When bombs receive applause

"We are here to see Israel destroy Hamas," says Eli Chone, a 22-year-old American living in Israel. The picture shows an orthodox jew gesturing as a bomb fired from Gaza lands near the Israeli town of Sderot. Gaza's firings of bombs against Israel has in recent days led to massive Israeli air strikes on the Hamas-controlled territory.  Foto:  Ronen Zvulu / Scanpix

On a hilltop a few kilometers from Gaza Israelis sit with popcorn to follow the bombing of the area

While most of the 25,000 inhabitants of the southern town of Sderot in the evening try to stay safe indoors from the rain of rockets from Gaza, you will meet a different image on a small hill on the outskirts of the city. This place changes the ghostly atmosphere into something resembling a party.

"We are here to see Israel destroy Hamas," says Eli Chone, a 22-year-old American living in Israel.

He is one of the more than 50 people gathered on the dark hill to see Israel bomb Gaza from close distance. The hill has been transformed into something that most closely resembles the front row of a reality war theatre. It offers a direct view of the densely populated Gaza Strip.

People have dragged camping chairs and sofas to the top of the hill. Several sit with crackling bags of popcorn, while others smoke hookahs and talk cheerfully. People come and go from the site in a steady stream.

"Look there," says Eli Chone, pointing at a dot in the sky.

"It is a fighter who is about to dive. This means that it is about to shoot. "

The talk on the hill falls silent for a moment. Suddenly the night sky lights into a powerful flash, while a high column of fire rises in Gaza. A few seconds later the earth is shaken by a dull roar.

Now cheers break out on the hill, followed by solid applause.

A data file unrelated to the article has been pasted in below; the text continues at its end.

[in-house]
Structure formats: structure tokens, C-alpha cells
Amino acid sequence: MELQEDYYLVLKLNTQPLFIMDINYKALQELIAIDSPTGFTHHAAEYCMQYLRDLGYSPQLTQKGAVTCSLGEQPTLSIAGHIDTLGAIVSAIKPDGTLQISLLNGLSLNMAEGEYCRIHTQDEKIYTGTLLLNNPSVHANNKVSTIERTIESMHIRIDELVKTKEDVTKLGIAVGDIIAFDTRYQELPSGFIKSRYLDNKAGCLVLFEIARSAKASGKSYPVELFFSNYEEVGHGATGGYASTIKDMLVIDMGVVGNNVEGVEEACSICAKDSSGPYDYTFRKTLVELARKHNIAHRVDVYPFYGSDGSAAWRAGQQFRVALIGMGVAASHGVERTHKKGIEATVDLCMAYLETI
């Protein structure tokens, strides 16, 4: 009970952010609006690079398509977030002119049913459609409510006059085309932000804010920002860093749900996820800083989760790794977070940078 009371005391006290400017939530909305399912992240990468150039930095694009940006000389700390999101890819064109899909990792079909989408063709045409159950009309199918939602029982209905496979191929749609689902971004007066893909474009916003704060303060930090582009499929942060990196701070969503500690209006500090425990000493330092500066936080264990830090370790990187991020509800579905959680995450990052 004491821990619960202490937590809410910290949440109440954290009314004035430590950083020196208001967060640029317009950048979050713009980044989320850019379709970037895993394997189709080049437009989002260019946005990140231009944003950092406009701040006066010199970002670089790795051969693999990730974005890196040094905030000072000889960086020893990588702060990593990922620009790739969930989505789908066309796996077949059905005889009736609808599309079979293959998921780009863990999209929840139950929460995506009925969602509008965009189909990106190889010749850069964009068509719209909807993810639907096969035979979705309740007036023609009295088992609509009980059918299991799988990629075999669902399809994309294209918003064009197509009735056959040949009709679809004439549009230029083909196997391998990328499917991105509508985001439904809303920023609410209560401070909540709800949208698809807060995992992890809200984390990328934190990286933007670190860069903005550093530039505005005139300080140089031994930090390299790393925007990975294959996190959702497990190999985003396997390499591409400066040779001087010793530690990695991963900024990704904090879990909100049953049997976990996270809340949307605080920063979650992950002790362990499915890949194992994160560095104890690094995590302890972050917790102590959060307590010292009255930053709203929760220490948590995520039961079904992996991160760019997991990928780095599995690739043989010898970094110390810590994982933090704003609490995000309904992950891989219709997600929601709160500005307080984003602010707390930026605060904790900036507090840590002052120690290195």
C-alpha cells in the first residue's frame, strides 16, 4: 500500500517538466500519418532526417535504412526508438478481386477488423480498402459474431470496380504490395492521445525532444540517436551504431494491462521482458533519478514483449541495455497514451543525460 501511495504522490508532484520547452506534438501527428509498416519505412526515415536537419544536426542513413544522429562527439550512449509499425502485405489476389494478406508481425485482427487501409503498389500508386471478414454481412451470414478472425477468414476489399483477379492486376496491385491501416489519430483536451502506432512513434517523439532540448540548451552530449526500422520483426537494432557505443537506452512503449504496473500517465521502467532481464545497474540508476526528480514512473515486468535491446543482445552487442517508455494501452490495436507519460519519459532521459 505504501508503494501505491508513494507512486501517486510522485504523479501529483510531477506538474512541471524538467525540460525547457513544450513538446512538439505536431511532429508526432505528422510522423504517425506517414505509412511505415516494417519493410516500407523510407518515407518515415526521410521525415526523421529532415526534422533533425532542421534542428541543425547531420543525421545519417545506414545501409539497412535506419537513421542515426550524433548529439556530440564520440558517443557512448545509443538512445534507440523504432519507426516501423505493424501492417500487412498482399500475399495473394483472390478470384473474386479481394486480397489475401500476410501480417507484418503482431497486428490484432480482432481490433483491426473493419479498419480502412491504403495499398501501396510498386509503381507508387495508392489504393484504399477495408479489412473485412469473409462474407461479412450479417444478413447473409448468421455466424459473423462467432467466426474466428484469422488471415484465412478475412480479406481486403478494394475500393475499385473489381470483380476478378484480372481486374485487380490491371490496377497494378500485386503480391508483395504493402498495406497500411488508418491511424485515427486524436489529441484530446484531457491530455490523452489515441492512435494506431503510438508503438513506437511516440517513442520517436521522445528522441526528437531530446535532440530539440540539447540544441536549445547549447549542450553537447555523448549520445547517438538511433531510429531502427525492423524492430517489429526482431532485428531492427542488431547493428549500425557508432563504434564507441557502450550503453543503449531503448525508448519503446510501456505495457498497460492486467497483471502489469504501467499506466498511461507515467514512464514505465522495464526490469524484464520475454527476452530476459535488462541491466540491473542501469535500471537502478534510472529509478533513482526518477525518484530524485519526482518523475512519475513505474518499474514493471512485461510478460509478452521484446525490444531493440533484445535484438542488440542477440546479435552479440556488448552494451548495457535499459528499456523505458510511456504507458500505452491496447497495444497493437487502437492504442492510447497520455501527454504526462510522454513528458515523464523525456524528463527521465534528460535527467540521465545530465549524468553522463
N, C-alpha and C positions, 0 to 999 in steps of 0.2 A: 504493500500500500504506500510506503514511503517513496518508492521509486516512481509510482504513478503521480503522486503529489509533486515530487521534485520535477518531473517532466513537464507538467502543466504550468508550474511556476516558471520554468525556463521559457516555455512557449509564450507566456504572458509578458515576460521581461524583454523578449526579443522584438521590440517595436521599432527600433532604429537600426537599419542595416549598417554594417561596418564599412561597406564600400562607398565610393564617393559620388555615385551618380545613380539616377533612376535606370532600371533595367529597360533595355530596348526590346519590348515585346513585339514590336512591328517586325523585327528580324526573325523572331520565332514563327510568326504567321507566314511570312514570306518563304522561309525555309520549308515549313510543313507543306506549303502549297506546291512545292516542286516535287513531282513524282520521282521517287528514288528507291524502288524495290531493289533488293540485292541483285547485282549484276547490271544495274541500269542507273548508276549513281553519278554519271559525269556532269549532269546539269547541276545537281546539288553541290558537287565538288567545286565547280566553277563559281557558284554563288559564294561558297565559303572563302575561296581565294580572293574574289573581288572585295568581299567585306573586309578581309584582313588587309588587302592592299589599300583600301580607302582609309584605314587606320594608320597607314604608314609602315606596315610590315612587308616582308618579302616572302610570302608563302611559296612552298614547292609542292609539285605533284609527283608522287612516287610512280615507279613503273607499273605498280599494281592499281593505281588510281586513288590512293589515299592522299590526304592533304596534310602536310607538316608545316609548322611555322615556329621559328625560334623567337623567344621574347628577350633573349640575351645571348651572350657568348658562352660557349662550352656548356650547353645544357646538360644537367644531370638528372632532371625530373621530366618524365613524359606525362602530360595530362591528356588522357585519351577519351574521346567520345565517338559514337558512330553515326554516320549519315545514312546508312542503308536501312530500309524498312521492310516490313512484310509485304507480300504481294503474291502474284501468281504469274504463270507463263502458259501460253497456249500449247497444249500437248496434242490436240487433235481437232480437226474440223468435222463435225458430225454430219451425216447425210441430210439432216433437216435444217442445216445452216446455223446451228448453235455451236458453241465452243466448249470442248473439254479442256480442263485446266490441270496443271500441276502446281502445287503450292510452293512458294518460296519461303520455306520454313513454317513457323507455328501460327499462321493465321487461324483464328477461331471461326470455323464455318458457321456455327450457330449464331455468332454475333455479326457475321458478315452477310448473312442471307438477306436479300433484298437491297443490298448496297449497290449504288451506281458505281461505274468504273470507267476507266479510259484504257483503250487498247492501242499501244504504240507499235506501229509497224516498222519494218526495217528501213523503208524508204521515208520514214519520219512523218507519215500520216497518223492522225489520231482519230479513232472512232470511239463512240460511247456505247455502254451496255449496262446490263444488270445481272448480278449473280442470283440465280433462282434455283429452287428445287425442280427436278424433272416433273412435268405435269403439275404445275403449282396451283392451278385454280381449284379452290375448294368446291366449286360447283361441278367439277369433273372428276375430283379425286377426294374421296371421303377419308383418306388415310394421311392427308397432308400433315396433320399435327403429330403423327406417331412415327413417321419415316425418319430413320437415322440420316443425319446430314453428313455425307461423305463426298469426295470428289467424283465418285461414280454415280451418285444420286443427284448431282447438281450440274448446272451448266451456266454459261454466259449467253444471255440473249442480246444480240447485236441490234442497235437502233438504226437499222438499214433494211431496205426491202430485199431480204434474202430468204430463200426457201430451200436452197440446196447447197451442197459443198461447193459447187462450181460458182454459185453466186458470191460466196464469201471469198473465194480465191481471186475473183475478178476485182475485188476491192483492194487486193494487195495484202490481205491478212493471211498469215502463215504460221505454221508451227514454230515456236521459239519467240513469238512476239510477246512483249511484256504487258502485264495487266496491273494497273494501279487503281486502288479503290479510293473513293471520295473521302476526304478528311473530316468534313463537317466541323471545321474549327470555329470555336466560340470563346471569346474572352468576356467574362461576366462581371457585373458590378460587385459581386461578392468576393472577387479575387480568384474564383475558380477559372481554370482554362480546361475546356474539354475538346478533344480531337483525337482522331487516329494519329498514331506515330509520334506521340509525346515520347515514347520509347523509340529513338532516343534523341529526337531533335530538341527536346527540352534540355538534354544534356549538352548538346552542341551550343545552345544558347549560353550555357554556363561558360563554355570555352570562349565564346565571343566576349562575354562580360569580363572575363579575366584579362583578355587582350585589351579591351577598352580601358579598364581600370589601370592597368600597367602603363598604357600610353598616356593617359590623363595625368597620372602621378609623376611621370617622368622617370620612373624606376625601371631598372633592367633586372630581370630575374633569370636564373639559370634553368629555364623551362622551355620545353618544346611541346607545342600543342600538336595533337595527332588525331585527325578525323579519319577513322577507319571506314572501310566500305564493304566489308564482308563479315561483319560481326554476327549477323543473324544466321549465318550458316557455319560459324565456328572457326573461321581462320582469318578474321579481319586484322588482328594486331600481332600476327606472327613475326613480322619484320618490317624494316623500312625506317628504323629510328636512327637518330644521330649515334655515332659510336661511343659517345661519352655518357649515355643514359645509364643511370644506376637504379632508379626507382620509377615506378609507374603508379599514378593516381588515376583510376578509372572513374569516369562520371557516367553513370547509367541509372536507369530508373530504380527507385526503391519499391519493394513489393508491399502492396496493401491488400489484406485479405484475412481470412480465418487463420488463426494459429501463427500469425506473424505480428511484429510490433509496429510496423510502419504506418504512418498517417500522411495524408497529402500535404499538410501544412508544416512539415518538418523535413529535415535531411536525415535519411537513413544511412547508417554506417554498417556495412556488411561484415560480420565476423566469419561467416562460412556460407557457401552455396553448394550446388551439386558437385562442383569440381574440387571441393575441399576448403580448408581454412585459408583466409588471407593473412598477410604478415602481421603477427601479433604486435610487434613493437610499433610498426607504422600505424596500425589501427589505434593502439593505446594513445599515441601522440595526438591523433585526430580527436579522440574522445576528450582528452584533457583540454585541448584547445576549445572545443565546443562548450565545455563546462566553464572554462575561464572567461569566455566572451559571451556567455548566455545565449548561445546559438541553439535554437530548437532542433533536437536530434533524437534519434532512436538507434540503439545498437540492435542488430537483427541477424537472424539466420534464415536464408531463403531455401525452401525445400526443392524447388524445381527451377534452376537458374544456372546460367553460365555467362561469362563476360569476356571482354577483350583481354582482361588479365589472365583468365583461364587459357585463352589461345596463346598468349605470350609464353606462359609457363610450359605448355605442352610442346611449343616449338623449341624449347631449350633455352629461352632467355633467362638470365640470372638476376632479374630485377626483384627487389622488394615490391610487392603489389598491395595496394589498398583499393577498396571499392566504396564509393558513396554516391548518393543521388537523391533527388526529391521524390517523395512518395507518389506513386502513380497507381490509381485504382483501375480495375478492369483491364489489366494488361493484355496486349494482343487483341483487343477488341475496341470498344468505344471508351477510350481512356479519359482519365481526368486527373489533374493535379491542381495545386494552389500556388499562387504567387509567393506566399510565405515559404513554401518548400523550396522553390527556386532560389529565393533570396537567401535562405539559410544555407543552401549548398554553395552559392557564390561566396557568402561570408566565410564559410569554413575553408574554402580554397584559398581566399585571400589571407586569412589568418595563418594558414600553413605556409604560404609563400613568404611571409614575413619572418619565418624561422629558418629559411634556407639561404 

Israel has over the last few days bombed more than 800 targets in Gaza, and the message from the politicians is that the military operation can be further intensified in the coming days.

Shortly after the plane was seen over Gaza, Palestinian media reports that it is a car with journalists who are affected. The death toll for the last day of bombings is soaring.

Over 80 killed and 500 wounded, says reports so far. Among them, children and other civilians.

Concern over the impact of the Israeli missiles doesn´t characterize the atmosphere on the hill.

"Honestly. Look at the people around you. They live in this town and must daily deal with being shot at. There's nothing to say that they are happy that the military is now fighting back. We sit and look at Israel creating peace, "said Eli Chone

His buddy Aaron Dew breaks in:

"And it's also just good fun."

To him the war scene is not so much about the struggle for peace. He lives in Jerusalem nearly 100 miles away from the rockets in Sderot. This is the second day in a row that he takes the trip south to see the matches.

"It's great to be here. You can feel the thunder and see the rockets. It is a quest for excitement. Yesterday a rocket landed just below the hill," he says.

That war and entertainment go hand in hand is well-known through most of history. Even in The Middle Ages there were spectators of wars, says Tamar Hermann, Professor of Political Science, Tel Aviv University.

"It's not that it must be defended, but it reflects, however, a vision of war that has deep historical roots," says Hermann.

Meanwhile, the scene on the hill in Sderot also portrays a characteristic of Israeli society, she says:

"The Israeli public is generally characterized by a victim mentality, which tend to see the other party to the conflict as the absolute evil. Questions such as compassion and understanding for the Palestinians is mostly something you find in higher educated circles around Tel Aviv. It is more resourceful people but also people who do not know what it means to live under the constant bombardment in the south. "

Nikolaj Krak

Cand.comm. i journalistik fra Roskilde Universitet med sidefag i religionsvidenskab ved Københavns Universitet. Har tidligere arbejdet på DR Dokumentar og Dagbladet Politiken. Ansat på Kristeligt Dagblad siden august 2011. Fra juni 2014 mellemøstkorrespondent med base i Jerusalem.

 

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